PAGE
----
Atrial septal defects (ASD) have been closed surgically for over 4 decades with very low morbidity and mortality. The position of ASDs has rendered itself to the ingenious attempts of a number of pediatric cardiac interventionalists for catheter closure. It was recognized early that the entry to the left atrium from the inferior vena cava through an ASD is an easy approach for placing occlusive devices. The challenge is to design an ideal device that can achieve results as good as surgical closure. The device should be safe, easy to deliver, position, reposition or retrieve if necessary, and should be delivered through a small sheath suitable for children with minimum discomfort. A number of devices have been manufactured attempting to achieve successful and safe closure of ASDs, aiming for a “perfect device”. Most of these were designed to enclose the atrial septum between 2 discs placed across the ASD and to be held in position across the atrial septum by varying mechanisms. They vary significantly in material, design, shape, delivery method, etc. Historical background. In 1976, King and Mills1 first described the percutaneous closure of an ASD without opening the chest or placing the patient on cardiopulmonary bypass circuit. This new approach became known as catheter closure of ASDs. The device consisted of 2 independent umbrellas that had to be opened in the atria and then snapped together. It was used successfully in 5 out of 10 attempts in human subjects. The device used at that time required a large delivery sheath (23 French). Because of the sheath size and the complexity of the delivery procedure, the device did not gain wide acceptance. A decade later, Rashkind2,3 described preliminary trials for catheter closure of ASDs. The Rashkind ASD device consisted of a single umbrella with hooks on 3 of 6 arms. The umbrella would self-expand in the left atrium once pushed outside the delivery sheath; the system was brought against the atrial septum and anchored in place by the hooks. Once anchored, the device could not be removed or repositioned. Although it was successful in approximately two thirds of the patients in whom it was tested, the device was felt to be unsafe because of its inability to reposition once deployed (requiring emergency surgery to remove). Its use was abandoned. Current status of ASD devices The devices described hereafter represent those which are currently or have recently been in clinical trials. The devices are discussed in alphabetical order rather than chronologically because some devices underwent modifications and were reintroduced at later dates under new names. The most recent name is chosen for the purpose of alphabetical listing. Amplatzer Septal Occluder (Figure 1). The Amplatzer Septal Occluder (AGA Medical Corporation, Golden Valley, Minnesota) is a self-expanding, double-disc device made from 0.004–0.0075 nitinol wire tightly woven into 2 discs with a 3–4 mm connecting waist.4 The diameter of the centering disc is from 4–40 mm in 1 or 2 mm increments. The left and right atrial discs are 12–16 mm and 8–10 mm larger than the centering disc, respectively. Depending on the size of the device, it is delivered through a 6–12 French sheath using a delivery cable attached to the center of the right atrial disc by a micro screw. The device is chosen so the central disc is 1–2 mm larger than the stretched diameter of the defect. It is advanced through a sheath previously positioned in the left atrium. The sheath is pulled back, allowing the left atrial disc to assume its circular position. The centering disc is uncovered across the atrial septum. The sheath is then pulled back, maintaining the position of the device and allowing the right atrial disc to assume its circular configuration as well. The device is thus deployed straddling the atrial septum. The stability of the device is tested by gentle pushing and pulling. If the device is in an appropriate position, it is released by unscrewing the delivery cable. Prior to unscrewing the device, it can be easily retrieved by a gentle and steady pull on the device into the delivery sheath. Wilkinson et al.5 and my own personal experience have indicated that the device can also be retrieved after release with mild difficulty by recapturing the right atrial knob (usually by a snare). Preliminary human experience has been very encouraging.4–7 There was immediate closure in 80% of the patients, which increased to 98% at 3-month follow-up exam. The residual shunt after 3 months was estimated to be trivial, without requiring additional intervention. Complete closure was seen in the patients who completed 1-year follow-up. No significant complications were encountered. In the initial studies, patients with ASD diameters > 21 mm were excluded. Subsequently, the size of the device has been increased to allow closure of ASDs up to 40 mm (stretched diameter). The reported combined United States and worldwide experience with the Amplatzer in all ASDs has exceeded 3,000 patients8 (> 9,000 at the time of manuscript preparation according to personal communication with AGA Medical Corporation). The size of the stretched ASD diameter ranged from 4–44 mm (unstretched diameter, 1–38 mm). There were no major complications. Success (defined as residual shunt 25 mm).9 Atrial Septal Defect Occlusion System (ASDOS) (Figure 2). In 1999, Babic et al.10 described the ASDOS (Dr. Ing Osypka Corporation, Gmbh, Germany), which consisted of 2 separate umbrellas made of nitinol wire covered with a polyurethane patch. Each umbrella is delivered on either side of the septum. The delivery method involves making a femoral/venous loop to cross the atrial septal defect. The material used in the loop is a 0.014´´ nitinol wire with a 0.035´´ conus in the middle and maintained in the left atrium.11 Once the loop is formed, an 11 French sheath is advanced from the venous side into the left atrium. The left atrial umbrella is advanced using a 22 gauge pusher cannula and is prevented from advancing by the conus on the guidewire. This allows the operator to pull it against the atrial septum. Subsequently, the right atrial umbrella is advanced using a screwdriver catheter. For definitive implantation, the 2 umbrellas are brought together across the atrial septum using the wire conus on the left atrial umbrella and the screwdriver catheter on the right atrial umbrella. When the position’s accuracy is confirmed by echocardiogram, the umbrellas are screwed together by the screwdriver catheter and the guidewire is pulled from the arterial side. If position is inappropriate, the umbrellas can be unscrewed and repositioned multiple times. The published experience with this device is limited. There was a small incidence of fractures and cardiac perforation after implantation; this, in addition to the complexity of the delivery mechanism, has made the device less attractive.12 Buttoned Device. In 1990, Sideris et al.13 introduced the Buttoned Device (Custom Medical Devices, Amarillo, Texas), which was used to close ASDs in an animal model. The use of the device was subsequently extended to clinical trials. The device consists of an occluder, counter-occluder and loading wire. The occluder is a square-shaped polyurethane foam supported by 2 diagonally-situated, Teflon-coated 0.018´´ wires.13,14 The skeleton wires are floppy at the ends (2 mm) and stiffer in the center. They have an x-shaped appearance when unfolded and are almost parallel when folded to the introducing position. The occluder resumes its shape when extruded from the delivery sheath in the left atrium. A button was also attached to the occluder. The occluder remains attached by nylon thread, looped through a hollow loading or delivery wire. This maintains continuous hold of the occluder after it is unfolded in the left atrium and allows the operator to pull it back against the left atrial side of the ASD. The counter occluder is also made of foam, and is in a rhomboid shape with a Teflon-coated wire skeleton. A rubber piece is sutured in the center of the counter-occluder. The occluder is loaded into the delivery sheath and advanced by a pusher catheter, introduced over the wire until the occluder is extruded in the left atrium. The occluder is then pulled against the left atrial side of the ASD. The pusher catheter is removed; the occluder is maintained in position by the wire and nylon thread. The loading wire is then threaded through the rubber piece in the center of the counter-occluder. The counter-occluder is loaded into the sheath and advanced by the pusher catheter and delivered into the right atrium. The counter-occluder is pushed with the tip of the sheath until the occluder loop is “buttoned” in the rubber center of the counter-occluder by a process of buttoning the counter-occluder onto the occluder against the atrial septum. Position and stability are then confirmed, and if appropriately placed, the device is released by cutting the delivery wire and nylon thread outside the body and withdrawing one end of the thread. This will free the device from the delivery system. Phase 1 Food and Drug Administration clinical trials began in 1991. Successful device implantation was achieved in 80% of the initial trial, with the incidence of residual shunts decreasing to 19% over a 12-month period.15 Because of unbuttoning and migration of the support wire’s corewire and residual shunts requiring surgical removal of the device, it has undergone several modifications. In the most recent modification (fourth-generation device), the single button loop was replaced with 2 spring radio-opaque buttons mounted 4 mm apart. The intent is to reduce the unbuttoning seen with the earlier generations.16 The incidence of major complications decreased from 7.8% (with the first 3 generations) to 1.4% using the fourth-generation device. Effective occlusion was achieved in 90% of patients using the fourth-generation device. An inverted buttoned device was used in a few patients with right to left atrial septal defects.17 A newer modification of the fourth-generation version included a centering on demand device (Figure 3).18 In this rounded, fourth-generation device, the centering wire ring is sutured to the center of the occluder. The centering ring could be used for centering purposes or buttoned with the occluder (ring augmentation, non-centering) (Rao et al.18 and personal communication with Dr. Sideris). In addition to the centering ability, this allows the option of using smaller-size devices for the same size ASD. Although the experience with the centering-on-demand device is still limited, there have been no incidences of unbuttoning or major complications. Guardian Angel/Angel Wings. The Angel Wings device (Figure 4) (Microvena Corporation, White Bear Lake, Minnesota) was used in 1993 to close experimental ASDs in an animal model.19,20 The device consists of 2 identical facing squares of polyester fabric supported by a frame of super-elastic, 0.0101´´-diameter nitinol wire. The discs are joined in the middle by suturing the edges of a punched hole in the right atrial disc to the corresponding part on the left atrial disc. The diameter of the punched hole is approximately half the size of the disc. The discs are sutured to be diagonal at their long axis. The joint center also provided the first self-centering mechanism for atrial septal occluders. The nitinol frame wire has tiny loops at each corner and at the center. This allows the device to be folded into the delivery catheter. One corner of the right atrial disc loop is held using an attachment mechanism until released. The left atrial disc is advanced very slowly because it can unintentionally pull the right atrial disc into the left atrium while advancing the left atrial disc. The preliminary results showed a successful implantation rate of 90–92% in the United States phase I trials and international experience.20 Similar results were reported in the European experience, which excluded ASDs > 20 mm in stretched diameter.21 A residual shunt immediately after deployment was found in 27% of patients, but decreased to 4% at latest follow-up. Surgery was required in a small number of patients because of malposition of the device and inability to retrieve. Transient complete heart block occurred in 4%. In a similar percentage, the right atrial disc was not fully deployed. Blood clots on the right atrial disc were seen on transesophageal echocardiogram in 3% of the patients. Serious complications including aortic root erosion with hemo-pericardium, left atrial clot and large residual shunts requiring surgical intervention were seen in 4% of the patients. Because of these complications, the device was withdrawn from clinical trials for modification. The new device, named the Guardian Angel, is almost completely rounded;22 after its deployment, it remains attached to the delivery catheter by tethers. This allows the device to float freely and assume its anatomical position. Until this point, the device is fully retrievable by a smooth withdrawal motion and can be removed or repositioned. If the position is appropriate, the device is released. The Guardian Angel device is expected to start United States clinical trials soon. Helex Septal Occluder (Figure 5). The Helex Septal Occluder (W.L. Gore and Associates, Flagstaff, Arizona)23 is comprised of 2 discs covered by an expanded polytetrafluoroethylene (e-PTFE) membrane. The discs are maintained in the rounded shape by a 0.012´´ circular nitinol wire. For delivery, the circular configuration is elongated around a central mandrel and pulled into a specially designed 9 French catheter (or sheath). The catheter, which has a standard NIH curve, is inserted through a short (or long) 9 French sheath and advanced to the left atrium. The left atrial disc is slowly delivered by repeatedly advancing the device a small distance out of the delivery catheter with the aid of a frame control catheter and pulling the mandrel to allow the nitinol wire to assume the circular configuration. When the left atrial disc has been fully extruded and assumes a circular configuration, it is pulled against the atrial septum and position is confirmed by trans-esophageal echocardiogram and fluoroscopy. The process is repeated for the right atrial disc on the right side. If there is concern about the position of the device, it can be pulled back into the catheter by reversing the process; i.e., slowly advancing the mandrel and withdrawing the frame control catheter until the device is pulled back completely into the delivery catheter where it can be repositioned or replaced if necessary. If the device position is suitable, the delivery catheter is advanced to hold the device in position and the safety cap is removed, allowing slack of the safety cord still looped through the device. The mandrel can now be completely removed, which releases the final curved portion of the device, locking the 2 discs firmly together and allowing the device to assume its final position and shape in relation to the atrial septum. If the device is satisfactory, the delivery catheter is advanced slowly while holding the device in place, and the frame control catheter is slowly pulled into the delivery catheter ensuring that the safety cord is loose at the end of the delivery catheter. When the frame control catheter is inside the delivery catheter, the device is free from any attachments and the safety cord can be removed. If the device was not in a satisfactory position prior to removal of the safety cord, the safety cap can be replaced, and the frame control catheter pulled (with the device) into the delivery catheter. If retrieval is done after the safety lock has been released, the device will be damaged but can be removed, thus allowing another opportunity for device retrieval if it was malpositioned. The device has been tested in an animal model with very encouraging results.24,25 International studies began in 2000 and the results have been presented in meetings. Complete closure rate has been seen in 94% of patients after 1 month. Clinical trials began in the United States in the Spring of 2001. StarFlex/Bard Clamshell/Cardioseal. The Bard Clamshell (USCI, Billerica, Massachusetts) Septal Occluder Device, which was introduced in 1989 by Lock et al.,20,26 is a modification of Rashkind’s patent ductus arteriosus double umbrella device and is also the precursor to several devices currently in clinical trials. This design has 2 facing double-square polyester umbrellas with 4 supporting arms extending from the center to the corners. Using an inverted cone, the distal umbrella is then collapsed into a small tube and the whole unit is pulled into the inverted cone, thus collapsing the right atrial umbrella. The folded device is advanced into the delivery sheath, which has been previously placed in the left atrium. The sheath is slowly pulled to uncover the left atrial umbrella, allowing the left atrial disc to expand in the middle of the left atrium, which is subsequently pulled against the atrial septum. Until this point, if the position of the device is not adequate, the device can be easily pulled back into the sheath without damaging the device and repositioned or removed if necessary. If the position of the left atrial disc is adequate, the right atrial disc is uncovered in the right atrium allowing expansion of the right atrial umbrella. At this point, the device can be retrieved if necessary, but with damaging the device since the right atrial disc would have to be folded backward to collapse. If the position is accurate, the device can be released. This device was used in over 800 patients with good results. There was a significant number of arm fractures (up to 84%),27 which may have resulted in some incidence of residual shunts, late embolization or development of small fibrotic masses on the left atrial wall in 1–2% of cases.14 Although these did not result in any clinical complications to the patients and despite clinical success of the device in almost 97% of the ASDs,26 these manufacturing flaws resulted in withdrawal of the device from clinical trials. A new device, now named the Cardioseal (NMT Medical, Inc., Boston, Massachusetts), was redesigned to decrease these complications. The frame is formed of MP35N alloy radially projecting 4 support arms, with 2 hinges in each arm to reduce metal fatigue. This design was shown in bench testing to withstand a much higher level of strain. In clinical trials, the incidence of arm fracture and residual leaks was substantially less, but not eliminated. The fractures were mostly seen in the larger devices. A newer modification named StarFlex® was introduced. This device has microsprings attached in an alternating fashion between the opposing arms,28,29 which provide a flexible centering mechanism. The delivery mechanism has also been improved, allowing the device to pivot freely on the delivery catheter before release. This should allow better positioning of the device, the use of smaller devices, and a decrease in the tension between the device and the atrial septum prior to its release. This is expected to decrease the incidence of fractures and residual shunts. The device can close atrial septal defects up to 25 mm in stretched diameter. The StarFlex device is currently undergoing multicenter trials. Transcatheter Patch Closure of ASD. In 1999, Sideris et al.30,31 described a different modality to close ASDs without involving wires or sutures. A modified balloon (Figure 7) is used to deliver porous patch material across the ASD. The balloon is inflated to maintain the patch in position across the ASD for a period of time to allow fixation of the patch to the ASD rim. This period varies depending on the porosity of the patch material. Polyurethane, which is a very porous material, requires >= 48 hours. Initial human testing (outside the United States) has been encouraging (personal communication with Dr. Sedaris). The patch is attached with retrievable sutures fixed to the groin. The balloon is kept inflated for 48 hours while the patient is maintained on heparin drip. After 48 hours, the balloon is deflated while the patch is still retrievable. The patch stability is examined by transesophageal echocardiogram; if stable, the sutures are removed. If the patch is not stable, it can be removed and replaced with another patch and fixated for a longer period. This technique has not been tested in a large number of patients and has not been introduced to the United States. Issue in device choice. Atrial septal defects can vary significantly in their characteristics. Consequently, one device may be suitable for a certain type of ASD whereas a different ASD may be better served with a different device. A number of issues should be taken into account when contemplating device/ASD compatibility. For example, an ASD that may be missing the anterior rim around the aortic root may be better served with a device that is flexible and can be manipulated easily to use the aortic root as the anchoring rim, provided that the device does not have sharp edges that may perforate the root. A non-central ASD with a deficient rim may be better closed with a non-centering device (or a device with a small rim). Larger ASDs should be closed with devices specifically designed for them, which can provide complete closure of the ASD. Since the risk of embolization is higher with larger ASDs, the device should provide unimpeded flow if it embolizes and should be percutaneously retrievable. An ASD with a large aneurysm may require a device capable of collapsing the aneurysm rather than a very flexible device, which may move with the aneurysm. An ASD with right to left flow of high pressure may need one of the stronger devices to withstand the elevated right atrial pressure rather than prolapsing in the left atrium and possibly causing left ventricle in-flow obstruction.32 Fenestrated atrial septal defects may be better covered by non-centering devices unless the central ASD is entered and used to position the device. Hopefully, in the near future more than one device will become available and the interventional cardiologist will have a choice of different devices to suit the specific ASD. Conclusion. Percutaneous catheter closure is a safe and effective method for ASD closure. There are many promising devices undergoing extensive clinical trials. Different devices may be suitable for different types of ASDs. In the near future, there may be a number of different devices available for catheter closure of ASDs.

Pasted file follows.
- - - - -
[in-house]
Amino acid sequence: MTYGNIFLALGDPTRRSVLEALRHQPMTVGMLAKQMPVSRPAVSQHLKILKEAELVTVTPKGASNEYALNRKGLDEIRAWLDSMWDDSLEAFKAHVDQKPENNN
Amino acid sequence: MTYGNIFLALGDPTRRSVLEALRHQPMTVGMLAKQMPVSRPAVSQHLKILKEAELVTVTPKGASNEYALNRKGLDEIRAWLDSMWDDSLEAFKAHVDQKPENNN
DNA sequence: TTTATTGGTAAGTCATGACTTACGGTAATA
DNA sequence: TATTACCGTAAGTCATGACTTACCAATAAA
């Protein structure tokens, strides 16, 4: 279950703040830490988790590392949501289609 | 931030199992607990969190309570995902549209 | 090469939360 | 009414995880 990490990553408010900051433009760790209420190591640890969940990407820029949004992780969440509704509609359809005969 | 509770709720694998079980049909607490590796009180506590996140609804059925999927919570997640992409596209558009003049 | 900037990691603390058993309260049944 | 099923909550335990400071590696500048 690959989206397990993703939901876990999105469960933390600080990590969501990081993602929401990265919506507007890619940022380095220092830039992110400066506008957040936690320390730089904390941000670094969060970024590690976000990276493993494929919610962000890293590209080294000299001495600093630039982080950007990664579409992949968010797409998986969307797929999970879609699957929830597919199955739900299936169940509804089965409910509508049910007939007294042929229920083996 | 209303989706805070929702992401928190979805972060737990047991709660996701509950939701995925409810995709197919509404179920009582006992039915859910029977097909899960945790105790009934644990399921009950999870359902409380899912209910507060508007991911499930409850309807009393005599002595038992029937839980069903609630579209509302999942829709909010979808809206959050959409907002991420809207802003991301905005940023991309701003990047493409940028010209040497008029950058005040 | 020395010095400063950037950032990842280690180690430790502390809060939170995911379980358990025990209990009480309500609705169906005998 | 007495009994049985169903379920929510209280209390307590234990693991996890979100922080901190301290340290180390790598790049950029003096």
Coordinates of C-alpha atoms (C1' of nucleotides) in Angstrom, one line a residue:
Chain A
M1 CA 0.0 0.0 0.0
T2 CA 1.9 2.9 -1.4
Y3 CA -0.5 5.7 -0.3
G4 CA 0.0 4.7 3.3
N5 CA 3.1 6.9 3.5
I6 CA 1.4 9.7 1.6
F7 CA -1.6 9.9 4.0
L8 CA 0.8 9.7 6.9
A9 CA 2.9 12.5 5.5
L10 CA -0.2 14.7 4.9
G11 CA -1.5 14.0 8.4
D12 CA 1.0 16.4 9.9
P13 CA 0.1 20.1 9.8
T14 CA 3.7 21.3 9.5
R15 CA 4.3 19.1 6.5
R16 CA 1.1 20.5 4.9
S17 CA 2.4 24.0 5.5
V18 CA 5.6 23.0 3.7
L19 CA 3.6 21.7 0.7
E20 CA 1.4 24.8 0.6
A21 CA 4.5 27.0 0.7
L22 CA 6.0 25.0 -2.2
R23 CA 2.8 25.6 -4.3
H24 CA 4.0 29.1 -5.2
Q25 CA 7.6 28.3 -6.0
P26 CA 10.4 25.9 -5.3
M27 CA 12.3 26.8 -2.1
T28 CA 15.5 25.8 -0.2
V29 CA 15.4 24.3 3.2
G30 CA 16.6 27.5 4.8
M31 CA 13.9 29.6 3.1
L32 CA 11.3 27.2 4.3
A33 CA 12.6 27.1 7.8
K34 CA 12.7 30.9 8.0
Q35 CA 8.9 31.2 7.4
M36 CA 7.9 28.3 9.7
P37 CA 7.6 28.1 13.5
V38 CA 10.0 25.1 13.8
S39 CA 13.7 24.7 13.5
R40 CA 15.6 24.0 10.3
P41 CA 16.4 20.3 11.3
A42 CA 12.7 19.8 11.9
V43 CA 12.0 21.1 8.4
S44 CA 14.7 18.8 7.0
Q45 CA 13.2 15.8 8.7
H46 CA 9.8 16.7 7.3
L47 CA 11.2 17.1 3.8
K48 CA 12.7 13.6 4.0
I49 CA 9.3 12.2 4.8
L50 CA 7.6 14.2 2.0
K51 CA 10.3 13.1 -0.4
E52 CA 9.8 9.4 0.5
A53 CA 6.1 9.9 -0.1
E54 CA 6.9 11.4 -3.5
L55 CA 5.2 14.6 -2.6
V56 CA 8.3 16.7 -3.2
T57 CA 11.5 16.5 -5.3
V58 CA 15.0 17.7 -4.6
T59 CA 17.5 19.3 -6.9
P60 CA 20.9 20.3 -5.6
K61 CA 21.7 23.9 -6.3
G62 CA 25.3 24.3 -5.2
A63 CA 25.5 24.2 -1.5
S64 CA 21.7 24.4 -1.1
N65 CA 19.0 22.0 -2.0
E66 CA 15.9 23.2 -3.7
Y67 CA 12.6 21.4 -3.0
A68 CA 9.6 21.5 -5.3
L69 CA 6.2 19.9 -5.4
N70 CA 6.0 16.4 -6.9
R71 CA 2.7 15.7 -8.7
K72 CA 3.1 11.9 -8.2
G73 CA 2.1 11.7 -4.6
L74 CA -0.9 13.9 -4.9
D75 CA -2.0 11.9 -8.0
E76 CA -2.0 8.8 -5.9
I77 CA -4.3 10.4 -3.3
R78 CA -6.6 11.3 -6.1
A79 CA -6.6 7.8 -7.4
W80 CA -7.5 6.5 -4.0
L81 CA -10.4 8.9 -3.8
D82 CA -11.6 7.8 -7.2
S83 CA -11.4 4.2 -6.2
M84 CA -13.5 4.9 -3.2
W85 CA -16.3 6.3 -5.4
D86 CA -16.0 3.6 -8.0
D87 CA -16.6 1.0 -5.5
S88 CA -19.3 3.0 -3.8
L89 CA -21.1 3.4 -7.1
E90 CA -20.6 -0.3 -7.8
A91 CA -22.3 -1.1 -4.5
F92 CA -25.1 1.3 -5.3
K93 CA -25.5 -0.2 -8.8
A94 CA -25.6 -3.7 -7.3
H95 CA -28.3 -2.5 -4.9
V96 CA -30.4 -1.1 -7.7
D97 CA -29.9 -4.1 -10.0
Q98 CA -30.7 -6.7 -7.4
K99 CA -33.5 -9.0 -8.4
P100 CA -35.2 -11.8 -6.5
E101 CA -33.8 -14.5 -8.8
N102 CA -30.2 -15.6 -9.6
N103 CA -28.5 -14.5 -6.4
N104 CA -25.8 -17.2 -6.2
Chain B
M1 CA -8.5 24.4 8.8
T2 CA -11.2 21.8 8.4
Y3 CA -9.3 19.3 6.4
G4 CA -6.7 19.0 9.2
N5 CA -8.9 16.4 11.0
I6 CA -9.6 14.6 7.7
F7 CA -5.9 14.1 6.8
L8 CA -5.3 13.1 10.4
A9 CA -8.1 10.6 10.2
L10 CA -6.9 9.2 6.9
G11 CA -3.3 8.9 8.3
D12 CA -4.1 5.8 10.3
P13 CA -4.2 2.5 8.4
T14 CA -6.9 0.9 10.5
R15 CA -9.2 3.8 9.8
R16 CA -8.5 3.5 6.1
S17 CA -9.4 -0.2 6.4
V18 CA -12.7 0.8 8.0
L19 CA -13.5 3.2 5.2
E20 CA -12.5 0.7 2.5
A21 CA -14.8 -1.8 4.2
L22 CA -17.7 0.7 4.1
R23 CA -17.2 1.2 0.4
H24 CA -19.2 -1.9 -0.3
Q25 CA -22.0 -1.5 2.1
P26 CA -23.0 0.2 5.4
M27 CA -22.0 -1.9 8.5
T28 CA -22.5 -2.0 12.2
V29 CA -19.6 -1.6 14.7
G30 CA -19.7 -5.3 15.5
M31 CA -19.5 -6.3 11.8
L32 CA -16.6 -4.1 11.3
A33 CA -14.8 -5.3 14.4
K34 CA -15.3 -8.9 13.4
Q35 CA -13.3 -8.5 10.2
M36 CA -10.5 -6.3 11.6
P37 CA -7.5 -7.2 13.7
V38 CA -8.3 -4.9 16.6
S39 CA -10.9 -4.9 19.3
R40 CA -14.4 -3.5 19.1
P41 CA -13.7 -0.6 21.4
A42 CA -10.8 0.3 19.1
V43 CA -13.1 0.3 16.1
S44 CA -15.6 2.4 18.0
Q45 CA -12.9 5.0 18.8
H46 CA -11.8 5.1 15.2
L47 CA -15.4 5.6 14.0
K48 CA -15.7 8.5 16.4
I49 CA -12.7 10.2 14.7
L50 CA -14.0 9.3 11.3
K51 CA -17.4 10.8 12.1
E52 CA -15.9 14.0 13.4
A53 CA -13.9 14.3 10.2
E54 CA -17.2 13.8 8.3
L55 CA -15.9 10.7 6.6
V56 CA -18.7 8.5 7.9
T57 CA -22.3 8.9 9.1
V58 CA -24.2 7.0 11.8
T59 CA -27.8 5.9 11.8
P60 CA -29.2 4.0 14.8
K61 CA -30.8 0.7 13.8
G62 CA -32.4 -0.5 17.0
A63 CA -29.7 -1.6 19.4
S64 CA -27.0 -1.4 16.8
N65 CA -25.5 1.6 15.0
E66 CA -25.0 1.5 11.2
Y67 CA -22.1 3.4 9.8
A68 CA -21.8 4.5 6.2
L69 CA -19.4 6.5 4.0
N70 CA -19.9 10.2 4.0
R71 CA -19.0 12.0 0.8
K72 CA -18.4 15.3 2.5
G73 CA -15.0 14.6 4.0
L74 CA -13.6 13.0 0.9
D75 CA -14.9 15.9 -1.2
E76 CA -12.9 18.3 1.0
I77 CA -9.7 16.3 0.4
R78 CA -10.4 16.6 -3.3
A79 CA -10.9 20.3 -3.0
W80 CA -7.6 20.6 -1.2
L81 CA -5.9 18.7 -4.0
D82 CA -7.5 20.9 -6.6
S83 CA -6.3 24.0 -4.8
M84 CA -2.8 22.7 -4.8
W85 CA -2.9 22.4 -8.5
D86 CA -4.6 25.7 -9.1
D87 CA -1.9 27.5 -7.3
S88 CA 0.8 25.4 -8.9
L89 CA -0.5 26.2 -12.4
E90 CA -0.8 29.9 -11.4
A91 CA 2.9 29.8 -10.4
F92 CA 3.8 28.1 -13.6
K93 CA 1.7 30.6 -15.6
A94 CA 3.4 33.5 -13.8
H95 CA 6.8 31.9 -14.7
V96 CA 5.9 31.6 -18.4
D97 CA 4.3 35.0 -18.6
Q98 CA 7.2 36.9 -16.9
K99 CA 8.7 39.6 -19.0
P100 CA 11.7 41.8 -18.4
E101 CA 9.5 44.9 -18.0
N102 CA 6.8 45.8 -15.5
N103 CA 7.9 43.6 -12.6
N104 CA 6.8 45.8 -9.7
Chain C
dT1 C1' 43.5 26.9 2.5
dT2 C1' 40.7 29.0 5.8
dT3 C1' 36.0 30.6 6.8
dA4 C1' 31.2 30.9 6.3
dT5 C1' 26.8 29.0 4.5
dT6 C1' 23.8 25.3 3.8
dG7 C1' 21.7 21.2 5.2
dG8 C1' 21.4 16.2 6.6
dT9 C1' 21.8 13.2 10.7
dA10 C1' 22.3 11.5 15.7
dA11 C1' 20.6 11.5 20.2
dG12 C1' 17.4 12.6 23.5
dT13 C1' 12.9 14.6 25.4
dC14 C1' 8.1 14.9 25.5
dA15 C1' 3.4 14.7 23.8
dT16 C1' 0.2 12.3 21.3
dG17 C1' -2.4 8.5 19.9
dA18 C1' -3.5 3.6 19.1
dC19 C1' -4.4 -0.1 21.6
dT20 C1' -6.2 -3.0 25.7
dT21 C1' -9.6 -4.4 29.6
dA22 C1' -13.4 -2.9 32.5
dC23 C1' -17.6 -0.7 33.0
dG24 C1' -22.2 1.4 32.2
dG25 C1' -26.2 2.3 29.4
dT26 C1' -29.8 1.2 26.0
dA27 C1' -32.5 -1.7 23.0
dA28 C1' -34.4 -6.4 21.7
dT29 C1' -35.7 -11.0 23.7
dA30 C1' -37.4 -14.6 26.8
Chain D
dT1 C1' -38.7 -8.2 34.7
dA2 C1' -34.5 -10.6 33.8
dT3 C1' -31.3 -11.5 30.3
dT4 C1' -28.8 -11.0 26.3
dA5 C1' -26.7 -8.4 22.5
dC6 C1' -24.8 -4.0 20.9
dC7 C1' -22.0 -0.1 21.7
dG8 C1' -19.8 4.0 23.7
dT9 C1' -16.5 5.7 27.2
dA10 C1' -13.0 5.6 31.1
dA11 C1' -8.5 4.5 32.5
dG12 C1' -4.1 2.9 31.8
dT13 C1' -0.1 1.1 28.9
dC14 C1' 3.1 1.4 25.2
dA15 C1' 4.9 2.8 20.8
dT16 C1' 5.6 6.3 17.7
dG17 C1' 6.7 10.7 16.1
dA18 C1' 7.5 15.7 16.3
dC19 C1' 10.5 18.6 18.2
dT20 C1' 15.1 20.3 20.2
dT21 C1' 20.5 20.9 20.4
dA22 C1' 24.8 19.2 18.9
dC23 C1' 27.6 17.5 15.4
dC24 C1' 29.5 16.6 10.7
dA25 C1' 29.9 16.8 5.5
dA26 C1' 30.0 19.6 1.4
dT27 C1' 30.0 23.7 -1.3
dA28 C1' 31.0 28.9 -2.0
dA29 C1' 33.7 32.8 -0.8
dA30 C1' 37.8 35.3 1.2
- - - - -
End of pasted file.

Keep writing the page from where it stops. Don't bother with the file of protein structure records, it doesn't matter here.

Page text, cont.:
References